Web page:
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Strathprints makes available scholarly Open Access content by the Fraser of Allander Institute (FAI), a leading independent economic research unit focused on the Scottish economy and based within the Department of Economics. The FAI focuses on research exploring economics and its role within sustainable growth policy, fiscal analysis, energy and climate change, labour market trends, inclusive growth and wellbeing.

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Optimisation of a lipid based oral delivery system containing A/Panama influenza haemagglutinin

Mann, J.F.S. and Ferro, V.A. and Mullen, A. and Tetley, L. and Mullen, M. and Carter, K.C. and Alexander, J. and Stimson, W.H. (2004) Optimisation of a lipid based oral delivery system containing A/Panama influenza haemagglutinin. Vaccine, 22 (19). pp. 2425-2429. ISSN 0264-410X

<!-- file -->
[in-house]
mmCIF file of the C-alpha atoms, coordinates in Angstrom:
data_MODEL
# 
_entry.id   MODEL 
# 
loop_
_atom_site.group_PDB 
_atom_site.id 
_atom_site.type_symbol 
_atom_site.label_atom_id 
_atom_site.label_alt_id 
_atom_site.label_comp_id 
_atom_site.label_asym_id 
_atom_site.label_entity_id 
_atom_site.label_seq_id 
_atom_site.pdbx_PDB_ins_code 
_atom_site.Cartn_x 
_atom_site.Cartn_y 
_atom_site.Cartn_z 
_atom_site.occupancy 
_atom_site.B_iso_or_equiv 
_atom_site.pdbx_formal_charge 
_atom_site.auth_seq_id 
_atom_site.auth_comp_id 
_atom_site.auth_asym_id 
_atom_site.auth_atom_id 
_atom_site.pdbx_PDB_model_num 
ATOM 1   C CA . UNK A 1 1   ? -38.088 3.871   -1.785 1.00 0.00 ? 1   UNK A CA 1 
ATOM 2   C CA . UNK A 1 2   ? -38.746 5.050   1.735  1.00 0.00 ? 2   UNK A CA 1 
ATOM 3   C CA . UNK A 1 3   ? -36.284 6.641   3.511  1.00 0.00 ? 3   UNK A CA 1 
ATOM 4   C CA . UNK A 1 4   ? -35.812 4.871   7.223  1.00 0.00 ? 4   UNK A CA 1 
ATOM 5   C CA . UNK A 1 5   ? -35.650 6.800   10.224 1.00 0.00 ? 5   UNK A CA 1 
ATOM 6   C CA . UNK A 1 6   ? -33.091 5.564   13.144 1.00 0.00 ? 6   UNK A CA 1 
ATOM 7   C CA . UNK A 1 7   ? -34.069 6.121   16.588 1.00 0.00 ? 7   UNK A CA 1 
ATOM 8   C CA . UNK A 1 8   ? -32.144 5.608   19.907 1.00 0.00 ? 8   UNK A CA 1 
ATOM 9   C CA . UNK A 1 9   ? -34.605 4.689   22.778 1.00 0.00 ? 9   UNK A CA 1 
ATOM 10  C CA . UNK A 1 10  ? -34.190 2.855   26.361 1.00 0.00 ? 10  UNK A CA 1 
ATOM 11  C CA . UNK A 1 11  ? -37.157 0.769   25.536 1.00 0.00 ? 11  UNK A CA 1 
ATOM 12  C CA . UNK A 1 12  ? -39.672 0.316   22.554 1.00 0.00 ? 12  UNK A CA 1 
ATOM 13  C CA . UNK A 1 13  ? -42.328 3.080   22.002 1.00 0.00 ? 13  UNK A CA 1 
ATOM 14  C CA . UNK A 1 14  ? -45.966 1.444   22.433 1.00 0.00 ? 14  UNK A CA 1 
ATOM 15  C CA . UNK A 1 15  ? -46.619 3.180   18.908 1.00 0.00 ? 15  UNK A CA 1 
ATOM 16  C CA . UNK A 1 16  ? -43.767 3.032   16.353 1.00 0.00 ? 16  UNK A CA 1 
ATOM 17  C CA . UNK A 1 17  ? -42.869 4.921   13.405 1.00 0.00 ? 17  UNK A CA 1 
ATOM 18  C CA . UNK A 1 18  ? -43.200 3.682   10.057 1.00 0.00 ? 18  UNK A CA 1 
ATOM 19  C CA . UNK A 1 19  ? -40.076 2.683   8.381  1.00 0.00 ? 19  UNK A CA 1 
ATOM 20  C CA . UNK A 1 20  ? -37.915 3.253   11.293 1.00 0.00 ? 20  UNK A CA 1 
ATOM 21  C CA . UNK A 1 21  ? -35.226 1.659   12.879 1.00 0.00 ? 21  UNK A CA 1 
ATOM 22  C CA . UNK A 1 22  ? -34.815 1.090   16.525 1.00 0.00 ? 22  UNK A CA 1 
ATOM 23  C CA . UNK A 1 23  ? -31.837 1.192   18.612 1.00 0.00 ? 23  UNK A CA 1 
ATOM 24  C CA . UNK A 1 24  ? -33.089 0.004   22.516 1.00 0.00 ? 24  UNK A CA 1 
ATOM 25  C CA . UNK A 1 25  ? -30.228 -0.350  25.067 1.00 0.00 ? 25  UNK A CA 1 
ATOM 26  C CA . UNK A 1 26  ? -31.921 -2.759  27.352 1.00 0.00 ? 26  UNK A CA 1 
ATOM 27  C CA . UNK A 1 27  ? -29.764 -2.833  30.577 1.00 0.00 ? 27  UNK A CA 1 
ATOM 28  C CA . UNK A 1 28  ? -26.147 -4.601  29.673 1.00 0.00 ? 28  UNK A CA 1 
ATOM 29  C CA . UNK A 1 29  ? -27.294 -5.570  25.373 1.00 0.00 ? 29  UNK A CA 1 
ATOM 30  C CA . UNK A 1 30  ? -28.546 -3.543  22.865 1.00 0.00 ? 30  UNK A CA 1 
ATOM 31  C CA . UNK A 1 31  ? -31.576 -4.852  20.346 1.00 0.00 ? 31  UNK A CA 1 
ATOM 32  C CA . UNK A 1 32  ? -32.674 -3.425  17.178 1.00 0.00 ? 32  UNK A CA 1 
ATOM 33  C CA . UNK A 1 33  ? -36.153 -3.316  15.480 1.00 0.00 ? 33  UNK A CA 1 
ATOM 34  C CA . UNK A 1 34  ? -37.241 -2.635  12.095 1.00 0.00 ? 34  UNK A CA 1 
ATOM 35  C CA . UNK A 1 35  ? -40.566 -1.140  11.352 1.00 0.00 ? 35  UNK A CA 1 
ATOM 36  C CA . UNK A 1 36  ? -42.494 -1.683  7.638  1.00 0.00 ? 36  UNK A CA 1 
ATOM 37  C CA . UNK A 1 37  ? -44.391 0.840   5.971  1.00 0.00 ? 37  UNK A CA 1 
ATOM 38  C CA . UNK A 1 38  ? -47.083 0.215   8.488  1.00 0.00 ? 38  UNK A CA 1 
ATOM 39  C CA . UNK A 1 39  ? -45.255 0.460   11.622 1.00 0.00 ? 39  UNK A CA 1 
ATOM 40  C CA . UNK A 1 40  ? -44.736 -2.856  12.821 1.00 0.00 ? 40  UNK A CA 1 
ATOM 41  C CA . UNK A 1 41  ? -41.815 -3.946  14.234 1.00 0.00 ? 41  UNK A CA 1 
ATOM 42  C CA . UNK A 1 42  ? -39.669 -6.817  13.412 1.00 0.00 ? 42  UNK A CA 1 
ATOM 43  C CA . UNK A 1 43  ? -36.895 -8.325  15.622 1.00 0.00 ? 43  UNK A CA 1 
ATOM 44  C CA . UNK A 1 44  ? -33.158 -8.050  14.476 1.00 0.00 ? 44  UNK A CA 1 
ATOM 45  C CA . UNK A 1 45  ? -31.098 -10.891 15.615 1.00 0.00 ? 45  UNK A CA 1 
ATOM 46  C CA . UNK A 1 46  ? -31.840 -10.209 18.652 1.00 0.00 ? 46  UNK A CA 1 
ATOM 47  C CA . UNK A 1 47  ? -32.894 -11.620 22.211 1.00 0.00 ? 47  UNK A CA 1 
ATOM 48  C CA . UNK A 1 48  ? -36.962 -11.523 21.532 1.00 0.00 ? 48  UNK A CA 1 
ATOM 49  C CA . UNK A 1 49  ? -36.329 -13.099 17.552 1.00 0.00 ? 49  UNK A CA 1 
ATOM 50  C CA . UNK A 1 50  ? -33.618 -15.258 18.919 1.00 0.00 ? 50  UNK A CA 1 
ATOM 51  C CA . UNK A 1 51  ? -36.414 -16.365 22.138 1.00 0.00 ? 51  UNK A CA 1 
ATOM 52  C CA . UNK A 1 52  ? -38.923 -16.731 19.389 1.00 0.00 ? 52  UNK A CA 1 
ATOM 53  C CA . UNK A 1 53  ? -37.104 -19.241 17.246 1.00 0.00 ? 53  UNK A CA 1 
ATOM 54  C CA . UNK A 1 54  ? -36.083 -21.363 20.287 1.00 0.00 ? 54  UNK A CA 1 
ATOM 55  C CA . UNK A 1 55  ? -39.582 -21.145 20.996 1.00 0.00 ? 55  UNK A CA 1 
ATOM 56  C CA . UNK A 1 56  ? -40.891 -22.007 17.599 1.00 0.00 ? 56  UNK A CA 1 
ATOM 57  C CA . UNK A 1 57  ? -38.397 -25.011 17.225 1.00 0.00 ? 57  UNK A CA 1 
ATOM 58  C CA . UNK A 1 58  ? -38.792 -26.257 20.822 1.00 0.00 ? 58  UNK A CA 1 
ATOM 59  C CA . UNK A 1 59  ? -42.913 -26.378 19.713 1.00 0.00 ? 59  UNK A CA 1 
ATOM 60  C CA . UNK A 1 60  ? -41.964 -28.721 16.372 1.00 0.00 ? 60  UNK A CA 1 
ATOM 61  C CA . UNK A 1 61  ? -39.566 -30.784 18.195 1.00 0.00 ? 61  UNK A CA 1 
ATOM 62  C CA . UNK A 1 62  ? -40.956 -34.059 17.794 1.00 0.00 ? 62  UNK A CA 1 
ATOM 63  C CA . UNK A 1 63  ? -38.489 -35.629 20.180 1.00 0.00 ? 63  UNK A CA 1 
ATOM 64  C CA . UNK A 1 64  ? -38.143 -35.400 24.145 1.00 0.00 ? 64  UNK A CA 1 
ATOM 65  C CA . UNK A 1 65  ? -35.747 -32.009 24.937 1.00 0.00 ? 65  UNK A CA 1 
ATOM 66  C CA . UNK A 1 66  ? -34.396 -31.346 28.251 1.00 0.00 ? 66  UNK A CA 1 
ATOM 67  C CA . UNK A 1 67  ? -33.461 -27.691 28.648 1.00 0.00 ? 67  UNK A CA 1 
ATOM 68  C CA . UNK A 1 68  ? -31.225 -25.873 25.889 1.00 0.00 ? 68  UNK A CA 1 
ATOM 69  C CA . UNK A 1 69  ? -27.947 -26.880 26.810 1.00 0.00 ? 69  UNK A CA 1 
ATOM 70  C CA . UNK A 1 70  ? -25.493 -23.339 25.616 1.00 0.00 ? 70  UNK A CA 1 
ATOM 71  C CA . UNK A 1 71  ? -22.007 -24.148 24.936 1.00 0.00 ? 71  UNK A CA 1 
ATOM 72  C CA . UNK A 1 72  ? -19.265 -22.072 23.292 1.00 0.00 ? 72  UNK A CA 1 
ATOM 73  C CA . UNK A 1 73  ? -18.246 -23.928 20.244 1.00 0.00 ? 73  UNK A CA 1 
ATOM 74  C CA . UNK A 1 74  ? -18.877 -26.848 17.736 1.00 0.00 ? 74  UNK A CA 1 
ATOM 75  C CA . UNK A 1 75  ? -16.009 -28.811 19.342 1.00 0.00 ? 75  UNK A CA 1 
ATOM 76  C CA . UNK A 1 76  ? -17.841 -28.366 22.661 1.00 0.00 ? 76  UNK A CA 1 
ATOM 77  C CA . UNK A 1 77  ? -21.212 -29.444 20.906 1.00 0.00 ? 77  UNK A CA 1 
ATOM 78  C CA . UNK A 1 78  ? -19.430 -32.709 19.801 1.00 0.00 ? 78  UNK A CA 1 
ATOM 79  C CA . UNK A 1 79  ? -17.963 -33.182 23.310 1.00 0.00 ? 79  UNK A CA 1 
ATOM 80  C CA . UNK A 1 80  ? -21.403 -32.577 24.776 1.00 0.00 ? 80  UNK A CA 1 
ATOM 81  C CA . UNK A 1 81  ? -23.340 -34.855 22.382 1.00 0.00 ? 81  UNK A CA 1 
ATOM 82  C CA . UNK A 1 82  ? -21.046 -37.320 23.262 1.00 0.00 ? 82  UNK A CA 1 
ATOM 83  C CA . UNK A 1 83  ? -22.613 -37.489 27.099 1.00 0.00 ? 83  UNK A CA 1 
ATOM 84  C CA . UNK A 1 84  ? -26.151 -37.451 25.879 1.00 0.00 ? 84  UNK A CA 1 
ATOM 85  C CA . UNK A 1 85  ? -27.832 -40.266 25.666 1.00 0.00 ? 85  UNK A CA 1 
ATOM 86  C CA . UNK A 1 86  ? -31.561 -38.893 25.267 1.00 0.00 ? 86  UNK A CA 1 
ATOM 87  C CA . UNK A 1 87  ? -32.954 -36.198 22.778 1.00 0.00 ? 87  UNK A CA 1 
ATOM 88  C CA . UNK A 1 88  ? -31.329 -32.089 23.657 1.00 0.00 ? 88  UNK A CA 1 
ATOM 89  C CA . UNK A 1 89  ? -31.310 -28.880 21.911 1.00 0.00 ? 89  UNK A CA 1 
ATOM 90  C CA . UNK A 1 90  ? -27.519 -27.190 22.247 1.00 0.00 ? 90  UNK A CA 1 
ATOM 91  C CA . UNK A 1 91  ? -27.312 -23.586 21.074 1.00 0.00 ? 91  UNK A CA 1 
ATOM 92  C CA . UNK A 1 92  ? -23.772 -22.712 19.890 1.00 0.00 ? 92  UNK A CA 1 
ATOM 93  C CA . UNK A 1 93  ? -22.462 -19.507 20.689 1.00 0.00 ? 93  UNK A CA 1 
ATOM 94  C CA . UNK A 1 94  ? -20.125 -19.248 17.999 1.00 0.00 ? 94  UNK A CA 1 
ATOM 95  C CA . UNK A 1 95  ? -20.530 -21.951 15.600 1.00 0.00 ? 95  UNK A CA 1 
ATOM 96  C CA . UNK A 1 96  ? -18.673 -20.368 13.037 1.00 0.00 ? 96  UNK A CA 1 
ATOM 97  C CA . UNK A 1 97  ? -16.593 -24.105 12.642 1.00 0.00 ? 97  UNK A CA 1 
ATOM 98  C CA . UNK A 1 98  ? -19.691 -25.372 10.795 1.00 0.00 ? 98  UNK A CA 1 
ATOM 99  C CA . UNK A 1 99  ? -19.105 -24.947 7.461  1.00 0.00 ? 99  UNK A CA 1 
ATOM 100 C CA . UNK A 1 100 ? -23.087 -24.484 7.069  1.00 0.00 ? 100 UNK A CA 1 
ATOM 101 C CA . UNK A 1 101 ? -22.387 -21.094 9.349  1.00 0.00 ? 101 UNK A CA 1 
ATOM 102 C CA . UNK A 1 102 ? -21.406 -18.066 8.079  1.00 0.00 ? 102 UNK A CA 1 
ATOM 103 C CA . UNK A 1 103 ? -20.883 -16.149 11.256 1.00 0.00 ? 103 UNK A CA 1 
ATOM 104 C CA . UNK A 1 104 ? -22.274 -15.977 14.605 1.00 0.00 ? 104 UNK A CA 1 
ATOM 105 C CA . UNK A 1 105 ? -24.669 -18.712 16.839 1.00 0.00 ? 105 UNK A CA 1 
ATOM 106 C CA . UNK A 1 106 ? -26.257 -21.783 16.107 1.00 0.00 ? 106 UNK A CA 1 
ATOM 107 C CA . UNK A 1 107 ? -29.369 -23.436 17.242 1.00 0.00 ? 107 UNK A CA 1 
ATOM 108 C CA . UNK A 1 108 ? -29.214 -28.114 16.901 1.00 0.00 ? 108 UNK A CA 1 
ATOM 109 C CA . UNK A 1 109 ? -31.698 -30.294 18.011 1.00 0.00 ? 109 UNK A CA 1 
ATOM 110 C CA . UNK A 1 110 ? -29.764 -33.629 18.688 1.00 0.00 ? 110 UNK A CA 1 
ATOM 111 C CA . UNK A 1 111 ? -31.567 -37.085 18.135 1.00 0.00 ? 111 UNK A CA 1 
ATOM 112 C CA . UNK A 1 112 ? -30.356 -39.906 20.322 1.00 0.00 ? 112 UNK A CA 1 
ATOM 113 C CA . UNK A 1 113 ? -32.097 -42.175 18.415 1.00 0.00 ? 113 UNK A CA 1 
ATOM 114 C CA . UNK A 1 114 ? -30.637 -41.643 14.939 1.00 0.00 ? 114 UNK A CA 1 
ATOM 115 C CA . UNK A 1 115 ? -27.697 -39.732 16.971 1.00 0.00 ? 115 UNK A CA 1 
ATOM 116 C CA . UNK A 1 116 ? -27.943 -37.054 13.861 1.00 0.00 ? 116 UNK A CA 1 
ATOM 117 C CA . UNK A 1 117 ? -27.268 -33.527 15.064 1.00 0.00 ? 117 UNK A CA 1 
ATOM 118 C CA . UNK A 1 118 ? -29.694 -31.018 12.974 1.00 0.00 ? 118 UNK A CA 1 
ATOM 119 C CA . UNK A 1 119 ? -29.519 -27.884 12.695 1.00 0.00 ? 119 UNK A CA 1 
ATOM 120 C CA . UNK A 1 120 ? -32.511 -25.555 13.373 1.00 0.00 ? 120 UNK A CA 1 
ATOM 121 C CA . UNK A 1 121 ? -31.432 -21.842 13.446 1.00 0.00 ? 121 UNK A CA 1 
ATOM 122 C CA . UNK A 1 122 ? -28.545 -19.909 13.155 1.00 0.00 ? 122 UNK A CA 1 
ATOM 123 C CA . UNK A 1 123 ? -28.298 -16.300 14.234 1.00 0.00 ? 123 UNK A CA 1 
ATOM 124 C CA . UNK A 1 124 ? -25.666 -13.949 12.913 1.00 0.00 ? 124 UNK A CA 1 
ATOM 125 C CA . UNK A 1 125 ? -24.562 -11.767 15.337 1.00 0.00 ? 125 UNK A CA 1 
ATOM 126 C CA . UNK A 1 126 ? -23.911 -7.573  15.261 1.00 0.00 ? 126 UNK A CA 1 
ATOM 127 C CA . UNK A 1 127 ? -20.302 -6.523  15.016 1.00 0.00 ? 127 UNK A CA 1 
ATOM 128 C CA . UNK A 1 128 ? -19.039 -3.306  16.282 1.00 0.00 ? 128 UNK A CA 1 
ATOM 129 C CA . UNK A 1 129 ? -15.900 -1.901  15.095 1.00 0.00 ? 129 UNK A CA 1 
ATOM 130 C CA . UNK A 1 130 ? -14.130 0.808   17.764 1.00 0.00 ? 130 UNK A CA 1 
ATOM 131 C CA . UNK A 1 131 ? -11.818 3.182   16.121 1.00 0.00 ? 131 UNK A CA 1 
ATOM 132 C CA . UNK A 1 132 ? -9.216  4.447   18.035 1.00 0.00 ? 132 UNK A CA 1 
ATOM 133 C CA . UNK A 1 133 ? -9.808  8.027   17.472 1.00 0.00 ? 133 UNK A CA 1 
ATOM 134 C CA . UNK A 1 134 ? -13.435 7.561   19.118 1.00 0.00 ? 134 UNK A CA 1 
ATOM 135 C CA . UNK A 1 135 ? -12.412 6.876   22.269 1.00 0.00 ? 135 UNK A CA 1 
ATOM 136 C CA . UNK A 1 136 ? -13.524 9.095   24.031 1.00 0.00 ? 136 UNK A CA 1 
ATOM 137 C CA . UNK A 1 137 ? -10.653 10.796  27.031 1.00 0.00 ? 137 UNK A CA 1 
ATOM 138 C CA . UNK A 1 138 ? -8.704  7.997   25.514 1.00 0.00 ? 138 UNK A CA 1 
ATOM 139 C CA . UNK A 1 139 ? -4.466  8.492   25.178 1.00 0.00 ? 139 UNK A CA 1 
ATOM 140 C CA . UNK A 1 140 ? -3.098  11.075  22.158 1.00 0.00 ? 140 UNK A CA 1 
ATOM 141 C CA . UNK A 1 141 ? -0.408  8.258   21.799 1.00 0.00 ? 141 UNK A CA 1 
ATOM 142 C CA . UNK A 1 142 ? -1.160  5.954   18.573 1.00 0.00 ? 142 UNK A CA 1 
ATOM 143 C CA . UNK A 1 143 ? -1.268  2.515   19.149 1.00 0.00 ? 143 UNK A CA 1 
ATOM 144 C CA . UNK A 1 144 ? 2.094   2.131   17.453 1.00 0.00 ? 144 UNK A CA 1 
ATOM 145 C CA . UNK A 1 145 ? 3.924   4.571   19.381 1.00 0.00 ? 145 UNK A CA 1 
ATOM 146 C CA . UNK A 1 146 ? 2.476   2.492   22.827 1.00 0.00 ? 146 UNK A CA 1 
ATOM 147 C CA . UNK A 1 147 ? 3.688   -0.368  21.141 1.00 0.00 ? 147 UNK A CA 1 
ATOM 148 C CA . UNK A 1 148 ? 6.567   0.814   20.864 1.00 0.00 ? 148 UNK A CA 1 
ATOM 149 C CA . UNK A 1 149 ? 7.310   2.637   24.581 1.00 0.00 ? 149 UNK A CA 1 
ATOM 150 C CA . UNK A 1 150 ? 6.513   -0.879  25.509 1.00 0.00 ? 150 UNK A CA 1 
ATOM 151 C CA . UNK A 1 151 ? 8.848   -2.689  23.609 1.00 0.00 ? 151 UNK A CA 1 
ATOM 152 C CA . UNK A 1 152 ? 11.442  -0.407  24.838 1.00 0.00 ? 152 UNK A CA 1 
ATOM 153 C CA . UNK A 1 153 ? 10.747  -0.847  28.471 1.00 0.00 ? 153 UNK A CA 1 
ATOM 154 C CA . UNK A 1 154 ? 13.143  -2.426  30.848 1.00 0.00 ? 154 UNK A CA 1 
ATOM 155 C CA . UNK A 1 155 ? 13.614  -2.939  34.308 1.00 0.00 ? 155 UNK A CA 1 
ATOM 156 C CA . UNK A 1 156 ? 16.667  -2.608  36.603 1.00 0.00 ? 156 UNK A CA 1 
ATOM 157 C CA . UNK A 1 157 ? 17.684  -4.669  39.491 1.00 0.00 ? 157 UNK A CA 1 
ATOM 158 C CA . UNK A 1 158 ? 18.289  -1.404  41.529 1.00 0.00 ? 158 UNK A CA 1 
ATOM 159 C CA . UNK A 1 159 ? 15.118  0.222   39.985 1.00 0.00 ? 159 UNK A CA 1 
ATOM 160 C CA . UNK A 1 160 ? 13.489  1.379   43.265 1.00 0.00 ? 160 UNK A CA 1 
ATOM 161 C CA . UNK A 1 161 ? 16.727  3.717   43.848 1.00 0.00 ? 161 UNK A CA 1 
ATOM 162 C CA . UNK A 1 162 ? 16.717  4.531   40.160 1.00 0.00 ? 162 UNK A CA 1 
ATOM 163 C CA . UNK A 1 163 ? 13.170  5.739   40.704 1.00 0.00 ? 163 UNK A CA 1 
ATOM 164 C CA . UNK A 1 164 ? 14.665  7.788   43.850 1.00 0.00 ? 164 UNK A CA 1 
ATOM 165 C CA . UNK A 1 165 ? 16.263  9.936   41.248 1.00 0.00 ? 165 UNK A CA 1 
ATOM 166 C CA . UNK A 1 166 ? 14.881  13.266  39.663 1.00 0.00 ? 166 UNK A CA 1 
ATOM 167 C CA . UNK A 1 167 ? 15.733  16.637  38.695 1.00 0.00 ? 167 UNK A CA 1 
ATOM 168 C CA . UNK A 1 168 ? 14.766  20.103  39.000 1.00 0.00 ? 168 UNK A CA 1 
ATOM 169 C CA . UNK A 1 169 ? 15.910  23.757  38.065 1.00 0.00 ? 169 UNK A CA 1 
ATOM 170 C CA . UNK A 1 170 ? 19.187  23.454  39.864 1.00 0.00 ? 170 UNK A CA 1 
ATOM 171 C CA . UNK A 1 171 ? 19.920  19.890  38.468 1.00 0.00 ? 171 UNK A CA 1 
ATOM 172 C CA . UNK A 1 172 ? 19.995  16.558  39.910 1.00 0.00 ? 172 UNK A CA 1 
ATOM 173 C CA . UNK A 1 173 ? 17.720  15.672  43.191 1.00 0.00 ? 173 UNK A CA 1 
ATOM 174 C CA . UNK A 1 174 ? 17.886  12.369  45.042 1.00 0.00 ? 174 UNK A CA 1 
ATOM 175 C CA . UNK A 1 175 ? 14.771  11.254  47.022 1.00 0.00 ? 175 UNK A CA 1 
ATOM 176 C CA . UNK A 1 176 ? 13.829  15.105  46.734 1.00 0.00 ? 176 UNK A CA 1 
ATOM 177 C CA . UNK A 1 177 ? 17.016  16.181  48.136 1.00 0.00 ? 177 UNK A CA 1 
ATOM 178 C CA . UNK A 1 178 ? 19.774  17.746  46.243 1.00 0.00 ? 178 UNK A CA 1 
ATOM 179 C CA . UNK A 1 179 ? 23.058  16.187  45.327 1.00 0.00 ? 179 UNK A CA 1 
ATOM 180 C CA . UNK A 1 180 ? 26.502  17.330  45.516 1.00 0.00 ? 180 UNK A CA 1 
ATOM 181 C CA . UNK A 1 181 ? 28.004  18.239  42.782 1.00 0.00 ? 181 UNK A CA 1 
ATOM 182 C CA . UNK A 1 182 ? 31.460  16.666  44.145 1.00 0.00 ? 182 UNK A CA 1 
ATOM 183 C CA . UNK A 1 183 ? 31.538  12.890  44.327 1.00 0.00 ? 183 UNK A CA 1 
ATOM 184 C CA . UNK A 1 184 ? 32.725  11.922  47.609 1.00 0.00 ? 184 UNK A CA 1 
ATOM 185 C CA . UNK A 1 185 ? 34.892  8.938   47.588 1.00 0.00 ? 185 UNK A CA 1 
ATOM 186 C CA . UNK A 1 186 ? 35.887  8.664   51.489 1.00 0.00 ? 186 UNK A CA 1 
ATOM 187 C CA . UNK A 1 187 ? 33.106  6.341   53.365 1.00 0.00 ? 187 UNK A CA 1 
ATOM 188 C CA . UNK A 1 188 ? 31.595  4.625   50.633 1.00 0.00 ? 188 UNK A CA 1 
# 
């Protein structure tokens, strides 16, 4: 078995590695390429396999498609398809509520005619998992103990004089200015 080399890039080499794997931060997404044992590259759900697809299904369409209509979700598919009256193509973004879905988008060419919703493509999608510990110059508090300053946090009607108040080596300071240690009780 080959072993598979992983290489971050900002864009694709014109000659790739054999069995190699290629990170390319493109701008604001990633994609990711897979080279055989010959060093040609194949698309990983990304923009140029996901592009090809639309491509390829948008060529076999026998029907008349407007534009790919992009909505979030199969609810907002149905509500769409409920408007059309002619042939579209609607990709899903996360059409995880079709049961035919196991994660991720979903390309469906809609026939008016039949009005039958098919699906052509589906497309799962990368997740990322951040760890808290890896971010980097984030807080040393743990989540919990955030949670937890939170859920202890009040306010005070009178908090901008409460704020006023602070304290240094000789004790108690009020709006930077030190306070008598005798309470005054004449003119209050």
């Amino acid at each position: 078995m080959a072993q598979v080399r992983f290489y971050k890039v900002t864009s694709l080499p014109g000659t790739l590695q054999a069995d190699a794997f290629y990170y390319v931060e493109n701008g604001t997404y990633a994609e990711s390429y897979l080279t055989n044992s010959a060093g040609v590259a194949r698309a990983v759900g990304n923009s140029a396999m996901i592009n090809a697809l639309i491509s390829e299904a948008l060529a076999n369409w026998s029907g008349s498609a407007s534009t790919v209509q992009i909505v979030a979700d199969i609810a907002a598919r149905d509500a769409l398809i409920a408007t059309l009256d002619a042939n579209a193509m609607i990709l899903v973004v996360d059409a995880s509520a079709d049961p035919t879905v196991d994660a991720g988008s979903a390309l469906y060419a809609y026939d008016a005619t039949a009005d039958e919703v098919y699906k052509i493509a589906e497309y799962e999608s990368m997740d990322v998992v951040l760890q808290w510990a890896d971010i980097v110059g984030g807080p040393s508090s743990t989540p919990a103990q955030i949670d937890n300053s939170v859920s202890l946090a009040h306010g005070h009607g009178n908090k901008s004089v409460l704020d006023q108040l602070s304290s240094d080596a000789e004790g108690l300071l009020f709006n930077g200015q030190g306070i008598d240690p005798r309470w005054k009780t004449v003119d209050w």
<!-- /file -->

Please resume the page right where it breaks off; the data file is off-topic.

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Abstract

Vaccine antigens administered by the oral route are often degraded by gastric secretions during gastrointestinal transit. This necessitates larger and more frequent doses of antigen for vaccination. A delivery system, which overcomes this, is a lipid vesicle containing bile salts (bilosome), which prevents antigen degradation and enhances mucosal penetration. The effect of bilosome formulation modification on vaccine transit efficacy across the mucosa was determined. Specific antibody levels were assessed by end-point titre ELISA and the subclasses determined. Significant IgG1 titres were induced when the protein loading was doubled from 15 to 30 μg (P=0.009) and was equivalent to antigen administration by the subcutaneous route. No IgG2a was induced, indicating the generation of a TH2 response. Significant mucosal IgA levels were also observed with this treatment group (P=0.05).